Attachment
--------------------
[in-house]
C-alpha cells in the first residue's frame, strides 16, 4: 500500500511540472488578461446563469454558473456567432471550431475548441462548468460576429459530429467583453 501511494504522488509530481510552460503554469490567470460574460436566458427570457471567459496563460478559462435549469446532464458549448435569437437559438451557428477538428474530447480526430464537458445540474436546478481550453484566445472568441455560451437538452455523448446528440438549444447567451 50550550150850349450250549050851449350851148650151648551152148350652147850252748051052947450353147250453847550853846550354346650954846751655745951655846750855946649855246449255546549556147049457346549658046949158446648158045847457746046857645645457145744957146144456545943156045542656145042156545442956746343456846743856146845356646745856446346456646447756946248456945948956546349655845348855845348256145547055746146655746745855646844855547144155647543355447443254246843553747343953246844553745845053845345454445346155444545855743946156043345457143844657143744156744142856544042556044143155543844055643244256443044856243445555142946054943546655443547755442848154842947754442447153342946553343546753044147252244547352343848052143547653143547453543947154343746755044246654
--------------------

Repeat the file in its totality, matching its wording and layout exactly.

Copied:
[in-house]
C-alpha cells in the first residue's frame, strides 16, 4: 500500500511540472488578461446563469454558473456567432471550431475548441462548468460576429459530429467583453 501511494504522488509530481510552460503554469490567470460574460436566458427570457471567459496563460478559462435549469446532464458549448435569437437559438451557428477538428474530447480526430464537458445540474436546478481550453484566445472568441455560451437538452455523448446528440438549444447567451 50550550150850349450250549050851449350851148650151648551152148350652147850252748051052947450353147250453847550853846550354346650954846751655745951655846750855946649855246449255546549556147049457346549658046949158446648158045847457746046857645645457145744957146144456545943156045542656145042156545442956746343456846743856146845356646745856446346456646447756946248456945948956546349655845348855845348256145547055746146655746745855646844855547144155647543355447443254246843553747343953246844553745845053845345454445346155444545855743946156043345457143844657143744156744142856544042556044143155543844055643244256443044856243445555142946054943546655443547755442848154842947754442447153342946553343546753044147252244547352343848052143547653143547453543947154343746755044246654